Genocide and Population Displacement in Post-Communist Eastern Europe

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Between 1990 and 2010, the political map of the Balkans and Caucasus changed as Communist regimes collapsed and border disputes escalated. Some of the most bitter conflicts were in areas where there were mixed populations with large ‘minority’ populations that did not recognize potential changes in their borders (Russians in Chechnya or Serbs in Croatia, Bosnia, and Kosovo). Religious identities, heavily repressed during the Communist era, became a defining part of the rejection of that system. A revival of militant Islamism after the success of Ayatollah Khomeini in Iran in 1979 radicalized politics in both the Balkans and the Caucasus. In the former Yugoslavia, Serb nationalists claimed that they were fighting against Islamic encroachment, which became effectively a self-fulfilling prophecy after 11 September 2001. Successionists and politicians eager to redraw boundaries cynically exploited the idea of an ideological purpose and traditional identities under threat to motivate and legitimize armed resistance.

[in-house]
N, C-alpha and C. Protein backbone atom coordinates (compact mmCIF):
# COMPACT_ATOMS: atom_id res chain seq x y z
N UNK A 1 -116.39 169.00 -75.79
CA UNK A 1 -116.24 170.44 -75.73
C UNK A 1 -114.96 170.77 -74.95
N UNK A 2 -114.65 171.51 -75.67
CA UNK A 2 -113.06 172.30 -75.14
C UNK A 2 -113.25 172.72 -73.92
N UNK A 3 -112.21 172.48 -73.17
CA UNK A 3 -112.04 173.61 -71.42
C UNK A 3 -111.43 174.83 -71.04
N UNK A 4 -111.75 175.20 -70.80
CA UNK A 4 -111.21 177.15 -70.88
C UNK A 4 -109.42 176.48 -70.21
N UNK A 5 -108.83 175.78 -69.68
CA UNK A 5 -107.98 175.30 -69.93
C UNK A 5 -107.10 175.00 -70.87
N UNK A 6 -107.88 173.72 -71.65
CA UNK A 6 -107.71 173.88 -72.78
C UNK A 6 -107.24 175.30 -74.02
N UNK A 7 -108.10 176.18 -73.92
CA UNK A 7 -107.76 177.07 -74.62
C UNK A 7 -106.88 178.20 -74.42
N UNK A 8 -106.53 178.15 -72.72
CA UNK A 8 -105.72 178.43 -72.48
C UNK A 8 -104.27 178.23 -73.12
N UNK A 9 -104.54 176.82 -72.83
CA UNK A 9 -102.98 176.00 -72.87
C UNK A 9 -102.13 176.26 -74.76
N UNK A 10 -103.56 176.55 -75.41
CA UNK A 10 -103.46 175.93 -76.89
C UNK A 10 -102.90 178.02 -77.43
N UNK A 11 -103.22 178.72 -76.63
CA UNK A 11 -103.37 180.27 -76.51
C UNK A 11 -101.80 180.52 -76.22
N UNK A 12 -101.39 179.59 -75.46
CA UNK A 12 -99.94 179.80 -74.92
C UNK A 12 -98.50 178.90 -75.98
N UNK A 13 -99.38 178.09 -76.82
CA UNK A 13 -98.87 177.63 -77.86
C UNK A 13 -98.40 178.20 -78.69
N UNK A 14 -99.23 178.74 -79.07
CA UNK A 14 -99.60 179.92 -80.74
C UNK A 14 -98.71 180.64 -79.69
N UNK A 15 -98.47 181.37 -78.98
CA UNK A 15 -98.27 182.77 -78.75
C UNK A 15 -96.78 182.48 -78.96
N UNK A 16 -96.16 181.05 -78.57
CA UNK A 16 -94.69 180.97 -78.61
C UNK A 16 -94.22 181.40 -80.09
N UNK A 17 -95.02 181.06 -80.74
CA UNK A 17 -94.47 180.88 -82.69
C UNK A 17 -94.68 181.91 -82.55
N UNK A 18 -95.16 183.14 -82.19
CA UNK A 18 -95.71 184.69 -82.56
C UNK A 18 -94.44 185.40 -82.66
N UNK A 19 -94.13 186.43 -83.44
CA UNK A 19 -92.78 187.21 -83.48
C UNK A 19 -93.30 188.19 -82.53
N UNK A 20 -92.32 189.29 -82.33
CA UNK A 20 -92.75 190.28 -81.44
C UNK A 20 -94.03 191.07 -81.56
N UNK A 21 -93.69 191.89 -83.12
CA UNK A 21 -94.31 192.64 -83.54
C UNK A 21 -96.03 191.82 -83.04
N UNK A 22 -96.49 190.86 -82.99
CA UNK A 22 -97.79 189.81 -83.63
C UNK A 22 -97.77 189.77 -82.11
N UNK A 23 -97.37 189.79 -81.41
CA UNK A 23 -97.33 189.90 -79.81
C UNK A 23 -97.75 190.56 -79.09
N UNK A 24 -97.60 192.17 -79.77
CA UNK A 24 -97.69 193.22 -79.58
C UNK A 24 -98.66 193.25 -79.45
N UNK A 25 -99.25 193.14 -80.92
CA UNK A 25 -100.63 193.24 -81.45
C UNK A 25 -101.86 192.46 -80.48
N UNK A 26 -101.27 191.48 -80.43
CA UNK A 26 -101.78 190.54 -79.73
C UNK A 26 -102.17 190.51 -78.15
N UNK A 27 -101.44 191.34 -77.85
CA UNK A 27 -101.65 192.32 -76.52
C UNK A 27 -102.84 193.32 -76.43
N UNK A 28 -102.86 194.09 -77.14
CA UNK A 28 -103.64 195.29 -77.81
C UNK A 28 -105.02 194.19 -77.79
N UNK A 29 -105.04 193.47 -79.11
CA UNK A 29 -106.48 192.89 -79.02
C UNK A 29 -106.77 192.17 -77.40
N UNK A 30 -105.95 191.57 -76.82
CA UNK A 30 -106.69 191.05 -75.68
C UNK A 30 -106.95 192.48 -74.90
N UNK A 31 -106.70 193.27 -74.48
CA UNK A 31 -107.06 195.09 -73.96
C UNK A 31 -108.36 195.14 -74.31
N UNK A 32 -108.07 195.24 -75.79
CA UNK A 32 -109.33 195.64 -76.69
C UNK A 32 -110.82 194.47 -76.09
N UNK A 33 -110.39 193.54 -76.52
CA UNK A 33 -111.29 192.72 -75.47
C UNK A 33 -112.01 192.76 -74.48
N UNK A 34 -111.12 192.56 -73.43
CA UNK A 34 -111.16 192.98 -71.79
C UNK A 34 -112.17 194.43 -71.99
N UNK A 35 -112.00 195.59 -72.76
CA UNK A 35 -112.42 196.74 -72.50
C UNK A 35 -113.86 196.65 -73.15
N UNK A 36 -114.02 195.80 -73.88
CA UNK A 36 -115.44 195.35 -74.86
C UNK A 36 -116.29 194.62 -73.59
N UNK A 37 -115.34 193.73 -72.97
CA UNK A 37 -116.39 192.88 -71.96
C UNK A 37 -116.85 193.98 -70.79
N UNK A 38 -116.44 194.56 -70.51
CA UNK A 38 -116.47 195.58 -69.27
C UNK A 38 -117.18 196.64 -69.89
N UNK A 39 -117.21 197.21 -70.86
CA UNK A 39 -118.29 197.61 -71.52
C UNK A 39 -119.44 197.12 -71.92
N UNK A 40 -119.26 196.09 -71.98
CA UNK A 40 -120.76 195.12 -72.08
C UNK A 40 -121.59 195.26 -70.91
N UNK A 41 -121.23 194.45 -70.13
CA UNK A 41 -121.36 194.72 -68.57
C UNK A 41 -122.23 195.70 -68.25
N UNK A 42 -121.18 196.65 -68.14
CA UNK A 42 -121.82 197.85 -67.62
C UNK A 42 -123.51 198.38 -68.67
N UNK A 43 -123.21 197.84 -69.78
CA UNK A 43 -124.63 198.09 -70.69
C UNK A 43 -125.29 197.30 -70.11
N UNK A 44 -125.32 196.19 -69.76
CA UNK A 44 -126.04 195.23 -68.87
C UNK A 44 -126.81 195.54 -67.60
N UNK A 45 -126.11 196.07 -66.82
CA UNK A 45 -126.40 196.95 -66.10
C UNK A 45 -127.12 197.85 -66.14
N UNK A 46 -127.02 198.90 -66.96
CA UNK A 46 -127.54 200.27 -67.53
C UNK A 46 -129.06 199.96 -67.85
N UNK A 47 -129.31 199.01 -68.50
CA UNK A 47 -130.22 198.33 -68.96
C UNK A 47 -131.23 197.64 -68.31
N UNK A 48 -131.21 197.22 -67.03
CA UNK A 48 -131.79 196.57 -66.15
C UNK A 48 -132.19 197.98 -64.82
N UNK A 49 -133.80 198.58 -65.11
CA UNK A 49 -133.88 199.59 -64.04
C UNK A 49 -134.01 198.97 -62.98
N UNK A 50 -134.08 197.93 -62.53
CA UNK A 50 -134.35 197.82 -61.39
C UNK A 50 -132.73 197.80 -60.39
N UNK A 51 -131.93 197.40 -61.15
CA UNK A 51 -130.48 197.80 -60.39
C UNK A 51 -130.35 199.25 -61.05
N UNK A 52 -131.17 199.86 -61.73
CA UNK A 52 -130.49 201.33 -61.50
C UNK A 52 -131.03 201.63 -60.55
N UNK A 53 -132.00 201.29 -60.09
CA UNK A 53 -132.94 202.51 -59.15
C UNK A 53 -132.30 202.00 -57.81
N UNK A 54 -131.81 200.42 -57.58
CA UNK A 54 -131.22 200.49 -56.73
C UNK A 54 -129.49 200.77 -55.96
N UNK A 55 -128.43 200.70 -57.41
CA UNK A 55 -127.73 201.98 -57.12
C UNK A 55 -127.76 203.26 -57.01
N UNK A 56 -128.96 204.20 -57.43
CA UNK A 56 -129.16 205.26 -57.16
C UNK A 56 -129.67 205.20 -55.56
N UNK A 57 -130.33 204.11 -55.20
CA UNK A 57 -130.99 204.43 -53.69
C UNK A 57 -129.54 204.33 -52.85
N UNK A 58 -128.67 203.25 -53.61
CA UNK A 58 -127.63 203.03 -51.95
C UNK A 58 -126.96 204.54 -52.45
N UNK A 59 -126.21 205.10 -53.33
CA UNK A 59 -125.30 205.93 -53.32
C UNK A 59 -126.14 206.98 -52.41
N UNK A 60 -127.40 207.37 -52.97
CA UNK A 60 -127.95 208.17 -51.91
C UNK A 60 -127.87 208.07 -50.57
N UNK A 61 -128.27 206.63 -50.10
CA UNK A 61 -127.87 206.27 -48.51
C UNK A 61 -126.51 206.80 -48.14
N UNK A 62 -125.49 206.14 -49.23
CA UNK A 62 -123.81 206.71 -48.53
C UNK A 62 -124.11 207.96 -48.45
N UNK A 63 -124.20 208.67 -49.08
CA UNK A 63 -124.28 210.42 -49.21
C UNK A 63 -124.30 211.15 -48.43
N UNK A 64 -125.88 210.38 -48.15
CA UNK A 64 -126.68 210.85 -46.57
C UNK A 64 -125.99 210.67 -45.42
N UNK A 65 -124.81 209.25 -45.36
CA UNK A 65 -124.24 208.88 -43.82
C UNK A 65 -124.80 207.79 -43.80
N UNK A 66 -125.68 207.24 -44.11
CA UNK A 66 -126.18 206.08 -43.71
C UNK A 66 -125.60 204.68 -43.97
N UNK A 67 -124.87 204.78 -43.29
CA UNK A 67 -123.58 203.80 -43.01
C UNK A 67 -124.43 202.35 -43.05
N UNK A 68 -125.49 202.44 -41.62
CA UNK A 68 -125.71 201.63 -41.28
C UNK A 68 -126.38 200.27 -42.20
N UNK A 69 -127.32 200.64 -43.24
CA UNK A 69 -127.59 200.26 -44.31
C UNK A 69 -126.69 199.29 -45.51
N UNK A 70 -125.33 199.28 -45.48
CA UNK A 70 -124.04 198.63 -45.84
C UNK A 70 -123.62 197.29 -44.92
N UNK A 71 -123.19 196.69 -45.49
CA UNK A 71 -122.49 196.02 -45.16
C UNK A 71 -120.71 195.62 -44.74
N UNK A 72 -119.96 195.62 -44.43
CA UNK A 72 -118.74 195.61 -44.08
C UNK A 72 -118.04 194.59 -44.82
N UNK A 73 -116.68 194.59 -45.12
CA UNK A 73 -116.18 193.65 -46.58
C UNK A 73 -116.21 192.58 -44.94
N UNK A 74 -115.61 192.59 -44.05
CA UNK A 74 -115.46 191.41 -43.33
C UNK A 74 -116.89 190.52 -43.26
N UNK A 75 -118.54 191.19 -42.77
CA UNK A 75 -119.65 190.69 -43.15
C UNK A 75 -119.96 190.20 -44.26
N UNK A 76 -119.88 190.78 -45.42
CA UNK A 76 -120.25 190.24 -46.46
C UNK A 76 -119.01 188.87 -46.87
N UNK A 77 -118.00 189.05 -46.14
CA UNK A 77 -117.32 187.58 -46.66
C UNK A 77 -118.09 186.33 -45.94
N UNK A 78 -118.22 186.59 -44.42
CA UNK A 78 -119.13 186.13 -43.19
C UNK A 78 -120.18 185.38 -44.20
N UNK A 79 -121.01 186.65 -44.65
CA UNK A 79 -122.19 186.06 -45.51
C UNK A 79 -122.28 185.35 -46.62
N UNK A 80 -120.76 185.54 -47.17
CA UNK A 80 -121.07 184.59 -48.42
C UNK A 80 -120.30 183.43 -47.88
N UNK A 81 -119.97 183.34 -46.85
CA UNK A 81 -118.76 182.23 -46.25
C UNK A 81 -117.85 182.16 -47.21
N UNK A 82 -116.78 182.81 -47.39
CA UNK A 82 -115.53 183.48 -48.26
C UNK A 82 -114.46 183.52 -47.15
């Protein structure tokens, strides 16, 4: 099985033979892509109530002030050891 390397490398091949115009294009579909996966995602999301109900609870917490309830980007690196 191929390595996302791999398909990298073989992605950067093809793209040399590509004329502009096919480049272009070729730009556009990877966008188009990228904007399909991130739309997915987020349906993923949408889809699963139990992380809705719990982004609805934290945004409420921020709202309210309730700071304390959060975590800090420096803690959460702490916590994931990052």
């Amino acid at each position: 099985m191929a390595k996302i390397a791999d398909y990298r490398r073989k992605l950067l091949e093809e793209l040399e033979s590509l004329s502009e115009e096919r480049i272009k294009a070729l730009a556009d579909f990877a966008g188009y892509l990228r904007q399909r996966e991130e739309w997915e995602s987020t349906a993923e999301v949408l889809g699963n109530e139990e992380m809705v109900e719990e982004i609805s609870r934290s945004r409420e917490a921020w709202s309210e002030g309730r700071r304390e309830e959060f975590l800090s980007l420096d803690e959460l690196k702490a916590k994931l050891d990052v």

Original languageEnglish
Title of host publicationThe Oxford Handbook of Genocide Studies
EditorsDonald Bloxham, A. Dirk Moses
PublisherOxford University Press
ISBN (Print)9780199232116
Publication statusPublished - Apr 2010


  • communism
  • Yugoslavia
  • Serb nationalists
  • militant Islam
  • Kosovo
  • religious identity
  • Caucasus
  • Balkans

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